Domestic Travel

In the company of giants

In the company of giants

The remote, beautiful land at the head of Lake Wakatipu richly deserves to be called Paradise but I discovered, with some disappointment, that it is so-named not for the heavenly scenery but for the eponymous duck!

Despite its remoteness, the magnetism of Paradise has been a magnet for adventurous travellers since the 1880s when hundreds used to sail up Lake Wakatipu from Queenstown by steamer. Disembarking at Glenorchy, they would travel by dray and coach to Paradise Homestead where owner Granny Aitken used to feed 120 for lunch and host as many as 28 overnight guests.

Justine and her brand new Wisper Wayfarer ebike en route to the Greenstone Valley. Picture by Justine Tyerman

The spectacular landscape has also attracted the attention of film-makers from all over the world. The Lord of the Rings trilogy, The Hobbit, Mission Impossible, X-men and Vertical Limit were all filmed amid the region’s breath-taking mountains, rivers, lakes and forests.

The dramatic terrain was sculpted by glaciers in the last Ice Age. The deeply-weathered silver schist face of Mt Earnslaw, the tallest mountain in the area at 2,830m, dominates the landscape, while wedge-shaped Mt Alfred, 1,365m sits right in the centre of the valley, dividing the Dart and Rees rivers. Surrounding the valley are the magnificent Richardson and Humboldt ranges... and many mountains named after Greek gods.

Over the next few days, Chris and I spent much time in the company of these mighty snow-capped giants and became familiar with their many faces – sparkling silver after a frost, rosy pink with the sunrise, glowing gold at sunset or veiled in diaphanous mist just before dawn.

We explored the region on our brand new Wisper Wayfarer ebikes courtesy of Electric Bikes NZ. It was such a novelty for me to be able to cycle effortlessly uphill and keep up with my super-fit husband.

Let me in - it's cold out here! Justine is keen to warm up at the end of a long day's cycling. Picture by Chris Tyerman

We headed for Kinloch and rode along the shores of Lake Wakatipu to the Greenstone Valley. Lake Wakatipu is seldom like a mirror but that day, the whole lake was glassy calm.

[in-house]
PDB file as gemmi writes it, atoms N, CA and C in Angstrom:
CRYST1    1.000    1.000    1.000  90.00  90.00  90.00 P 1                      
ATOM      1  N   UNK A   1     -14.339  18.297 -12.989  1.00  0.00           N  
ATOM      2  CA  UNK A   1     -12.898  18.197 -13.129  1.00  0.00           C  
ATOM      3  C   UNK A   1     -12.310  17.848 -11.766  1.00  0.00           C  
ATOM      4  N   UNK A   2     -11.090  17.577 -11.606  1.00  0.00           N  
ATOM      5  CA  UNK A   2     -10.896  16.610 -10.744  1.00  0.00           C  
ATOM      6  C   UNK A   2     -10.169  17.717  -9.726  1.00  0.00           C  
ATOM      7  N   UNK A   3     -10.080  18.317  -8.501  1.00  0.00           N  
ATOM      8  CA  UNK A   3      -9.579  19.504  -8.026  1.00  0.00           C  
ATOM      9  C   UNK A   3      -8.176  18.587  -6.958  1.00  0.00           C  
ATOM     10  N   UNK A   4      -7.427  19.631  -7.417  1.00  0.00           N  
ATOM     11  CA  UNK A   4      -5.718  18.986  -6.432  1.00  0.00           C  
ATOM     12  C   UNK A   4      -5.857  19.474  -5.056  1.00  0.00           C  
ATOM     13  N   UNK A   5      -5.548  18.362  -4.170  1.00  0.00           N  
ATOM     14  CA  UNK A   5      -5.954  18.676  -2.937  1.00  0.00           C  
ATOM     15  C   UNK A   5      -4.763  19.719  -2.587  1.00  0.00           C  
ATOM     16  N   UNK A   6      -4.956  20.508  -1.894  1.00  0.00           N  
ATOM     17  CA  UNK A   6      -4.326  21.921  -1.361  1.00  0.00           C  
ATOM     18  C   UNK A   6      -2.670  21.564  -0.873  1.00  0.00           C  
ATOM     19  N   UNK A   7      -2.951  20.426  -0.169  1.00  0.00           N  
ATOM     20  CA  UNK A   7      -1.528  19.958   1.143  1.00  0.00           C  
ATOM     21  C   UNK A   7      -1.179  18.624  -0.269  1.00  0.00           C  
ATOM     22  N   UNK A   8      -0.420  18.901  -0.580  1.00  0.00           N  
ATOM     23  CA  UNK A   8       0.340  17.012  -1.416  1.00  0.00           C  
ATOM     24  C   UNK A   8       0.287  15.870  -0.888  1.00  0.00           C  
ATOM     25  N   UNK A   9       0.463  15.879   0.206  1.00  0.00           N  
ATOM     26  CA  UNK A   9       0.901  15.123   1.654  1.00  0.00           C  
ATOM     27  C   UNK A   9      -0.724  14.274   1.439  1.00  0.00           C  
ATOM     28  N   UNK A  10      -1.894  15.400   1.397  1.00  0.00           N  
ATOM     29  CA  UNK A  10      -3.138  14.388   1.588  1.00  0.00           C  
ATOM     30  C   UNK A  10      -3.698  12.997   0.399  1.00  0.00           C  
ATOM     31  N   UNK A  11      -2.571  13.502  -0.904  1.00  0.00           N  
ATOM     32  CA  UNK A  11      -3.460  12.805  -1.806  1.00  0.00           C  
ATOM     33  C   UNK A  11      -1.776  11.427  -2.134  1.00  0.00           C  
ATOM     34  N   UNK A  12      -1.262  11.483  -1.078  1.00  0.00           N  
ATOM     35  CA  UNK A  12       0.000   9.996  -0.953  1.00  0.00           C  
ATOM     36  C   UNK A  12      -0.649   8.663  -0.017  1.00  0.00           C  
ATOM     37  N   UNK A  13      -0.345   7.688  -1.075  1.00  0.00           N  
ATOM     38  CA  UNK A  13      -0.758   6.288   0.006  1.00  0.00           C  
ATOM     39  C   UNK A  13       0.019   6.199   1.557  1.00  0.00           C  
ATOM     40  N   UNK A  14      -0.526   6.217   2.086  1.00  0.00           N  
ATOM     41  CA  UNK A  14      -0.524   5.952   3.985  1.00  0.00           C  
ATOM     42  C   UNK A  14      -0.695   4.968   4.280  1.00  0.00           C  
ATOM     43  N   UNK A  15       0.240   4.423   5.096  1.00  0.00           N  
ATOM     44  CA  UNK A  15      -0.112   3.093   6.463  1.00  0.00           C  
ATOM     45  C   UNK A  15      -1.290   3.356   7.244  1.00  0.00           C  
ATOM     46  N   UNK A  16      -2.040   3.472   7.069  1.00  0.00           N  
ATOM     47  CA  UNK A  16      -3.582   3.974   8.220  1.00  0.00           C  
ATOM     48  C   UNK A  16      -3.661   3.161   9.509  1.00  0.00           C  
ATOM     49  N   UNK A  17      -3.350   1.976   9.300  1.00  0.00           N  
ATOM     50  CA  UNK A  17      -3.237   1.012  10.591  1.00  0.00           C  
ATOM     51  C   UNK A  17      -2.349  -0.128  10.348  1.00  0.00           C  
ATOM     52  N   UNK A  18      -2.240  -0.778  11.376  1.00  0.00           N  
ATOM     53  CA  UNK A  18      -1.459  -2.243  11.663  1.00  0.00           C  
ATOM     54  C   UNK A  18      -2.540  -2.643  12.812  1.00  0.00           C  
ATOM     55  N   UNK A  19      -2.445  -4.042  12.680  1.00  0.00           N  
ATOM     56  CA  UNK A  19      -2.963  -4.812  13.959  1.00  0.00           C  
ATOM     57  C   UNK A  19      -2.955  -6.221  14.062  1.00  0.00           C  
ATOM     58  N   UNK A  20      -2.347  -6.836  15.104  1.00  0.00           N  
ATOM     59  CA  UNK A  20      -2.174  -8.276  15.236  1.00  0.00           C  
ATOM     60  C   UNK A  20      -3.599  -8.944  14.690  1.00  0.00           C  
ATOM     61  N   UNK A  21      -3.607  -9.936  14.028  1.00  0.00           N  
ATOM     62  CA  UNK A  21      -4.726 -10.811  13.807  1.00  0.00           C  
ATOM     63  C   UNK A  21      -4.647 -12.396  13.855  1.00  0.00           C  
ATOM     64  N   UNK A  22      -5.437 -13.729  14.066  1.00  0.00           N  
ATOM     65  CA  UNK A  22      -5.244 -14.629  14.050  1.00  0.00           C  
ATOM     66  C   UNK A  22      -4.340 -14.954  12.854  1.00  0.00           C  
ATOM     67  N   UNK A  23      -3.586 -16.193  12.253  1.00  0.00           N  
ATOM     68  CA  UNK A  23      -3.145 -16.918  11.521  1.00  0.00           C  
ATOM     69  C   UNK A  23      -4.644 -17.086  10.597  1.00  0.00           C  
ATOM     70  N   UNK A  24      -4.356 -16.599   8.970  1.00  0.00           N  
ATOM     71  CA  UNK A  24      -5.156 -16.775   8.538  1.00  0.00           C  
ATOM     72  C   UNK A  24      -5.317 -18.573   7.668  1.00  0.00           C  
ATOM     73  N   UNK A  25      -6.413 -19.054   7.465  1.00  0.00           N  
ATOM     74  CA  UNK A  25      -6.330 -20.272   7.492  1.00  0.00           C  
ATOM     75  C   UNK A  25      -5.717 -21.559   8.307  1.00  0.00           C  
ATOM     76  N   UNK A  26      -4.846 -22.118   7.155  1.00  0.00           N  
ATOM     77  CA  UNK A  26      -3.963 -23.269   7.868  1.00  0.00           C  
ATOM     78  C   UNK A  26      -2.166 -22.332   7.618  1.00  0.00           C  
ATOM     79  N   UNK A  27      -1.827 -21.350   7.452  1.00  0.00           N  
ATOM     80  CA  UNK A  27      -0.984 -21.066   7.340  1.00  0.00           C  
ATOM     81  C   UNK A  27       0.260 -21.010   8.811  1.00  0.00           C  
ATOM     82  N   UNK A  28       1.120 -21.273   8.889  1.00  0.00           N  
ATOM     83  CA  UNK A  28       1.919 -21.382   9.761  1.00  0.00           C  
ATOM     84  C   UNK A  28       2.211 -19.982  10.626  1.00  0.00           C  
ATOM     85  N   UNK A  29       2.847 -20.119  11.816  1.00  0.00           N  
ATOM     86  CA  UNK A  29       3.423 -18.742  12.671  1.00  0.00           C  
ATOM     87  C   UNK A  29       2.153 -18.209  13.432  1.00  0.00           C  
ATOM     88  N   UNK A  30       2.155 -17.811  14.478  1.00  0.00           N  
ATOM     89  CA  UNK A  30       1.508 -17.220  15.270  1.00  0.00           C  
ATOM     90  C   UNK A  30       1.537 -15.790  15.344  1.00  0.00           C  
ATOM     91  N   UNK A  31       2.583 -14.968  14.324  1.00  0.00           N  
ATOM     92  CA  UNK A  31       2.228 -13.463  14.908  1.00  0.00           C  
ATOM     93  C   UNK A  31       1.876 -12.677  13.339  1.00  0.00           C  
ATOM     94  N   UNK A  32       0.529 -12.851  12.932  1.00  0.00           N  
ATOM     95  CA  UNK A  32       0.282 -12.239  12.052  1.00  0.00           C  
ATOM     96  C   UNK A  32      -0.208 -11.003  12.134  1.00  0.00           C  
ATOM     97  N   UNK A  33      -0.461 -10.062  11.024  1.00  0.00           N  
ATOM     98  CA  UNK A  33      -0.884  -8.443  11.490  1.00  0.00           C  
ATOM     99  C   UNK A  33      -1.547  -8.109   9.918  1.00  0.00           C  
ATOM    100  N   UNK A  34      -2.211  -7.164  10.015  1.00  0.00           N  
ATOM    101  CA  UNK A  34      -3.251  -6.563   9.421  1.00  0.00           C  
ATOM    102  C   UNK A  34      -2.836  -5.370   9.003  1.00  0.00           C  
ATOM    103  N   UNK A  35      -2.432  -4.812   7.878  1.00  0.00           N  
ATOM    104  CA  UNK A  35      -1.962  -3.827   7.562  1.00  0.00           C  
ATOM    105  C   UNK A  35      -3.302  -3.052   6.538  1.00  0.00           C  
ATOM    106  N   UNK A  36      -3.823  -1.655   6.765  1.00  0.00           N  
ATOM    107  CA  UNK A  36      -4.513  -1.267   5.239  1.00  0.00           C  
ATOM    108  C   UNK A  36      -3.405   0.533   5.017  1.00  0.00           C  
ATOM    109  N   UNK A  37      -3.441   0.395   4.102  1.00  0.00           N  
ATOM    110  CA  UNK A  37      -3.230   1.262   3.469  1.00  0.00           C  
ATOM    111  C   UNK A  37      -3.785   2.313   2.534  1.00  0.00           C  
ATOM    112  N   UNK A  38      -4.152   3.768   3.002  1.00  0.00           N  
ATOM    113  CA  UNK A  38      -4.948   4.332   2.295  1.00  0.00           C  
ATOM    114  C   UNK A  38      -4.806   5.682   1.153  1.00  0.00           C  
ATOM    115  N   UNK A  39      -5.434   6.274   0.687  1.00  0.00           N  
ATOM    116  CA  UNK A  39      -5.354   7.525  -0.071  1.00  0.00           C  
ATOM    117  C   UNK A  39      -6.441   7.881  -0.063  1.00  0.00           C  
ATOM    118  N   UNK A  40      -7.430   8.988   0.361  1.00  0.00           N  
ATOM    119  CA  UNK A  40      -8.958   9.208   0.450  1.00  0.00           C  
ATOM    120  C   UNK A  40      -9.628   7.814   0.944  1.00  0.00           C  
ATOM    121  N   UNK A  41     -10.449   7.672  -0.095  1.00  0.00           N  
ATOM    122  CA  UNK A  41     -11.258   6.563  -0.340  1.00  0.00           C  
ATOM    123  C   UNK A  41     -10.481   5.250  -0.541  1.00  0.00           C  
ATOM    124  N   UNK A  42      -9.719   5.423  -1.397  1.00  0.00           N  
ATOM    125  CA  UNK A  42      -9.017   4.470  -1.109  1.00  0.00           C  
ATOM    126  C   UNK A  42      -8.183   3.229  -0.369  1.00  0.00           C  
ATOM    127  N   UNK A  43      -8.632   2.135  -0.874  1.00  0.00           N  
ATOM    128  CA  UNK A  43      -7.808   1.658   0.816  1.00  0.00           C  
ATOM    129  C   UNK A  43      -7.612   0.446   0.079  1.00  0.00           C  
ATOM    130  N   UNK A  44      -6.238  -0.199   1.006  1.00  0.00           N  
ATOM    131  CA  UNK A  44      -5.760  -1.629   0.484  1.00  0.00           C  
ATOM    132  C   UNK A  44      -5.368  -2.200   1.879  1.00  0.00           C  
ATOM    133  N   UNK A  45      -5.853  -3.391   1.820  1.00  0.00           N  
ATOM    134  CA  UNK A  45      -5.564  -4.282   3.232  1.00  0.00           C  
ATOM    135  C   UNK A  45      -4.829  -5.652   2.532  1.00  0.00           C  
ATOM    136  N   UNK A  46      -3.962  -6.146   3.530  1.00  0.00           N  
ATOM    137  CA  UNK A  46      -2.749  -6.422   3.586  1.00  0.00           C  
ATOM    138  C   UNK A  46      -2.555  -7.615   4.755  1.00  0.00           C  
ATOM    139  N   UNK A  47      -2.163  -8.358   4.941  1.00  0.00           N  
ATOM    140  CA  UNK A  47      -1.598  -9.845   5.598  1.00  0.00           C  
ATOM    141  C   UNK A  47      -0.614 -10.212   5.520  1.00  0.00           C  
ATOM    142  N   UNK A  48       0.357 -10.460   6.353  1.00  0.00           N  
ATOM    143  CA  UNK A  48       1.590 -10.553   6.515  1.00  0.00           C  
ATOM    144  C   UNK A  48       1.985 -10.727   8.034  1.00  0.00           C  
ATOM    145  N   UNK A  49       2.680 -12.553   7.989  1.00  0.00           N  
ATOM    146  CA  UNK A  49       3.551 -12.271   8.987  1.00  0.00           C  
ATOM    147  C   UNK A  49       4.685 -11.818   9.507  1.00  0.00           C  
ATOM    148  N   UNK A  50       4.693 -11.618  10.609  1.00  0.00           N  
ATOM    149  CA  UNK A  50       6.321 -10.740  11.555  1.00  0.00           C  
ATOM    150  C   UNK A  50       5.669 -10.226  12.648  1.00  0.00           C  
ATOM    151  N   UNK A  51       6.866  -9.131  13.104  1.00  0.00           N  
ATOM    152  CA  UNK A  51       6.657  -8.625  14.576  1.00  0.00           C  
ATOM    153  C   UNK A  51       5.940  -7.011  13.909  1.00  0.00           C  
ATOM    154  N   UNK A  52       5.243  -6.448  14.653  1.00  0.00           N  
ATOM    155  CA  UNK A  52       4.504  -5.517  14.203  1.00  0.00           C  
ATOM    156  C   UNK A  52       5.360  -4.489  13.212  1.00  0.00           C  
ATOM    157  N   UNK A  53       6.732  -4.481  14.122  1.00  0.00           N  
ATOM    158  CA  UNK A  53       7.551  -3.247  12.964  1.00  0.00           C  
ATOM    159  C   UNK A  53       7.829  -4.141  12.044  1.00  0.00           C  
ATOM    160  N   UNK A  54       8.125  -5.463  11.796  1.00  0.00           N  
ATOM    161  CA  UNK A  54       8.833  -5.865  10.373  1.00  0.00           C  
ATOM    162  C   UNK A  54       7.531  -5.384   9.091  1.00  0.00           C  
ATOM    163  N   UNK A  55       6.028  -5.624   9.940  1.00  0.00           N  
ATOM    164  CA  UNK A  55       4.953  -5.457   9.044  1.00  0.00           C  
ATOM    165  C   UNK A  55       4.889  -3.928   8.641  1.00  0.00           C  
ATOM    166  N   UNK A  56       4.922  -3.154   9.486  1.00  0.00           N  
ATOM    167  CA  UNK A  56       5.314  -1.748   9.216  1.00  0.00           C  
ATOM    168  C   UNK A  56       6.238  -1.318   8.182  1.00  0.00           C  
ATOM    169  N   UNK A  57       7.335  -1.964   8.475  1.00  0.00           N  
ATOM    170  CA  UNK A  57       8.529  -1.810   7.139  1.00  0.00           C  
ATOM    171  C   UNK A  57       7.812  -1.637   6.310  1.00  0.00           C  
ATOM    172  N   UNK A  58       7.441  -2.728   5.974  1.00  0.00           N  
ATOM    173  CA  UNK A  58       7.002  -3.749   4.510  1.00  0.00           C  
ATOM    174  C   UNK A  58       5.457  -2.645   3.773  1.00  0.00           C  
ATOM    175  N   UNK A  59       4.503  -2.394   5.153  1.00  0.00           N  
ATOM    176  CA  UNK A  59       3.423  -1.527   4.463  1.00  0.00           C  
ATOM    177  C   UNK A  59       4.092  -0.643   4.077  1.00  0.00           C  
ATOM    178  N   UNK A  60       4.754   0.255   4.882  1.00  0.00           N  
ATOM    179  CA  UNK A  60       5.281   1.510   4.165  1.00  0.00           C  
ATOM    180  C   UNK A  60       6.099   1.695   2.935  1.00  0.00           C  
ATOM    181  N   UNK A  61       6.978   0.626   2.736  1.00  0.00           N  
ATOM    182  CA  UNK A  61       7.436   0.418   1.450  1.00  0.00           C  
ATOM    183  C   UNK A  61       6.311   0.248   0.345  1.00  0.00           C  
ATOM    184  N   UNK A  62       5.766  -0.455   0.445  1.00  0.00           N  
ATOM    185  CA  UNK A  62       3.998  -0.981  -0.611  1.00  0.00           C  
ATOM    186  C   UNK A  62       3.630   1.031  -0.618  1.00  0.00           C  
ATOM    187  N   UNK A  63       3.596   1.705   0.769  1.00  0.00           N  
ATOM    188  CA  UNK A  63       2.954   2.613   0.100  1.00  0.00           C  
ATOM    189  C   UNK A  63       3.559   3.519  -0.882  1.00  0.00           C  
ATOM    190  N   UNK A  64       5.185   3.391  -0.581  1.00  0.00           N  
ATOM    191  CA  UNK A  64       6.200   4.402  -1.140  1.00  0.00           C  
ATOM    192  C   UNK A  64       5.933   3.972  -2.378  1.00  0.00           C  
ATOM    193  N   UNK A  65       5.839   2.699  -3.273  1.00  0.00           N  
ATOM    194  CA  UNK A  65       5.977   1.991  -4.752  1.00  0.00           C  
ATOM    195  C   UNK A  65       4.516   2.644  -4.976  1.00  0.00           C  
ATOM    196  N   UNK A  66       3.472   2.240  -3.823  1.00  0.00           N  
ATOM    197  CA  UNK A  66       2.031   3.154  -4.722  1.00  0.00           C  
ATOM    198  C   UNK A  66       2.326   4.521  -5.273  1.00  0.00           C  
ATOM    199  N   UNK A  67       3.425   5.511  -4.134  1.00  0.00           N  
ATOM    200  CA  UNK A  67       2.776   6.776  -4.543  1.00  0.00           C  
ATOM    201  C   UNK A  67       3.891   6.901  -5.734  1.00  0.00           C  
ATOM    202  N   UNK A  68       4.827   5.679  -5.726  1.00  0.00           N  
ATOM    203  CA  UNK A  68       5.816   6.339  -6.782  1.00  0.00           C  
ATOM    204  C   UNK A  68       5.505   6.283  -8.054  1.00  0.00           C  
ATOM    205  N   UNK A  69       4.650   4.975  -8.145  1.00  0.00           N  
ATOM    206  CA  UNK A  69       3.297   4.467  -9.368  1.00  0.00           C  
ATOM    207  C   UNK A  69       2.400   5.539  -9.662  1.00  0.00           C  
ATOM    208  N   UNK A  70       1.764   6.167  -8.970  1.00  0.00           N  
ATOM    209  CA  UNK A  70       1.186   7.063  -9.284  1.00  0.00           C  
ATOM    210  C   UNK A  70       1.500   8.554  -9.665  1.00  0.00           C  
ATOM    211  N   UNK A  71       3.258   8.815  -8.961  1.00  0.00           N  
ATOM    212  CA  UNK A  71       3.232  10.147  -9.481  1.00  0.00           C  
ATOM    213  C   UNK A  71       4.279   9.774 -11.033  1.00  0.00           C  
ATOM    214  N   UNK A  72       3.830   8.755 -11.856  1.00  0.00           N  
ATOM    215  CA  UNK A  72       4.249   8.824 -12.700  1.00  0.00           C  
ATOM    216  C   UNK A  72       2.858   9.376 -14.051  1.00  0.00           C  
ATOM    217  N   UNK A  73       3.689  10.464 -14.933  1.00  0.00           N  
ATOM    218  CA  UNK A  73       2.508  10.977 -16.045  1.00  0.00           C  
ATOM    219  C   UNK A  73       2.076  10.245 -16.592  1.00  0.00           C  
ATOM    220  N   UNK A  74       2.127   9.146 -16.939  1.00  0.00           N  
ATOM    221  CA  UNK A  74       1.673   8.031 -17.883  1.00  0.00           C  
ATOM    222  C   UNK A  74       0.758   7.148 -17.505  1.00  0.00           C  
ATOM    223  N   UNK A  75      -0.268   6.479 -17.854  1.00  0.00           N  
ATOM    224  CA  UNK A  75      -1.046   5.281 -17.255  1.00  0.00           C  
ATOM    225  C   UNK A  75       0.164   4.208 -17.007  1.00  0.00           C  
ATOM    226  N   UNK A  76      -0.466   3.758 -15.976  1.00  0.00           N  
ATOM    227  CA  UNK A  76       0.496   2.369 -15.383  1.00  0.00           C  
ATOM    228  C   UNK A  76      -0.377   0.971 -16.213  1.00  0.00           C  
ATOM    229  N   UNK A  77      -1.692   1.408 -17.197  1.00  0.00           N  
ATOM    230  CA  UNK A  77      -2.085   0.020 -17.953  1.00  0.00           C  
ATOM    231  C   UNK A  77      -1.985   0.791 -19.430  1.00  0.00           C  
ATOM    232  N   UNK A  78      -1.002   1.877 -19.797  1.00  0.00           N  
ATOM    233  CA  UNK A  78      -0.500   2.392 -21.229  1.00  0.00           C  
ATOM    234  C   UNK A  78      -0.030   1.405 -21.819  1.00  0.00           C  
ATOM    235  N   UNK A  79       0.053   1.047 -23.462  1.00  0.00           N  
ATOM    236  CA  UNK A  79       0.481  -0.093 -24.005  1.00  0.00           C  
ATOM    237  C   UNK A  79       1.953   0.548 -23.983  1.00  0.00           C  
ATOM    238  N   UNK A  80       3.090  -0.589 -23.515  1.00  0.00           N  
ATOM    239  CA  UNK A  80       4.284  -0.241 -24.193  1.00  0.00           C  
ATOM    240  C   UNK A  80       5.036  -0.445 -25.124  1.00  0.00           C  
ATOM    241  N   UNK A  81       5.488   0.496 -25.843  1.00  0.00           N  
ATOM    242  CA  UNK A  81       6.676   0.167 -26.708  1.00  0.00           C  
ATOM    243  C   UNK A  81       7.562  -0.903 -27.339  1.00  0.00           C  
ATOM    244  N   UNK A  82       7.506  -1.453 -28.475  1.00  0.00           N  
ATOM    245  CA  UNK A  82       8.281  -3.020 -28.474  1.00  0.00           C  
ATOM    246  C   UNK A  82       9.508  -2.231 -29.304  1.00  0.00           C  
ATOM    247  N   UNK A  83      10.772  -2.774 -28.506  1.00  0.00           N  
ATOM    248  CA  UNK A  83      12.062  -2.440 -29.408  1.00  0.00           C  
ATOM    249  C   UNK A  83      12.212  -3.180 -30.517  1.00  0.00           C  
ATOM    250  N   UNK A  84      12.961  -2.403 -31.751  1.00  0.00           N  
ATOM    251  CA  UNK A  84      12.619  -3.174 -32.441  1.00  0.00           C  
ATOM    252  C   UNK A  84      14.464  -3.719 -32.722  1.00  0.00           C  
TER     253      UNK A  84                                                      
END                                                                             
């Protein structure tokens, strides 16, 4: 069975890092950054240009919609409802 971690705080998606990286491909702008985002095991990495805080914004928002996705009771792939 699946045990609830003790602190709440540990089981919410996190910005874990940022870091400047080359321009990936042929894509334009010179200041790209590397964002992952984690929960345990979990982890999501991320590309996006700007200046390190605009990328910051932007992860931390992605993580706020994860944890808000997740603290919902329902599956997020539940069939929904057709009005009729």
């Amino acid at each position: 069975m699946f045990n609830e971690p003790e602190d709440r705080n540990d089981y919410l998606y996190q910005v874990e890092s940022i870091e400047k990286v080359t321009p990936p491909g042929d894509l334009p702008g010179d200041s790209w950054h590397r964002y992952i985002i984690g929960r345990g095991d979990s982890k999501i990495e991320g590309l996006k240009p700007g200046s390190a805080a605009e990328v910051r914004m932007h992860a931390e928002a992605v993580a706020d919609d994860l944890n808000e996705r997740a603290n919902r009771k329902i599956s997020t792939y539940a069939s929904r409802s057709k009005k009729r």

The only traffic we encountered on the back country road was a 4WD vehicle and a young mum out for a walk with her baby and dog.

The undulating gravel road took us through beech forests and across clear mountain streams. I was busy congratulating myself for managing to stay dry while fording the streams but the last one was deeper than the rest and I panicked and stopped half way across. Hubby heroically came to the rescue so we both ended up getting wet. Fortunately, it was a mild day and we dried out fast in the sunshine.

We also paid a visit to Paradise Trust Lodge to see the rebuild of the property after fire destroyed the historic homestead in 2013, a few months after we had stayed there on our first-ever cycle trip with Matt and Kate Belcher’s Revolution Tours.

The lodge has been painstakingly rebuilt retaining three stone chimneys as a memorial to the original homestead.

We cycled a loop track through the forest, past rustic cottages with outside baths and saunas to a vantage point high above the Dart River as it carves its way from deep within the Main Divide. Here in Paradise, we were literally in the presence of the gods, surrounded by mountains named Chaos, Poseidon, Nox, Cosmos, Minos, Pluto and Cosmos.

Thanks to our zippy Wispers, we covered a huge distance in no time.

While in Glenorchy, we were delighted to hear that Ngai Tahu Tourism-operated Dart River Adventures are due to reopen in December so their powerful Hamilton jetboats will once again be thundering up the river and deep into the heart of the Mount Aspiring National Park and the southern reaches of the Main Divide. Encircled by the magnificent mountain peaks of the Southern Alps, gleaming glaciers, frozen waterfalls and hanging valleys, the park’s outstanding natural beauty has earned it UNESCO World Heritage status. It’s an outstanding experience - I’ve done it twice and would do it again in a heartbeat.

There’s a lake-edge DoC (Department of Conservation) camping site at Kinloch so we parked our Maui motorhome there for the night, keen to linger in this exquisite, remote and tranquil part of Aotearoa. Nearby Kinloch Lodge serves superb cuisine if you feel like dining out. The historic lodge, a mecca for travellers since 1868, retains its authentic, old-world charm... and it has an outside hot tub. Bliss at the end of a long day cycling.

Read story #1 here.

And story #2 here.

To be continued.

Justine Tyerman travelled courtesy of thl in a Maui 4-berth Cascade motorhome, and rode a Wisper Wayfarer ebike courtesy of Electric Bikes NZ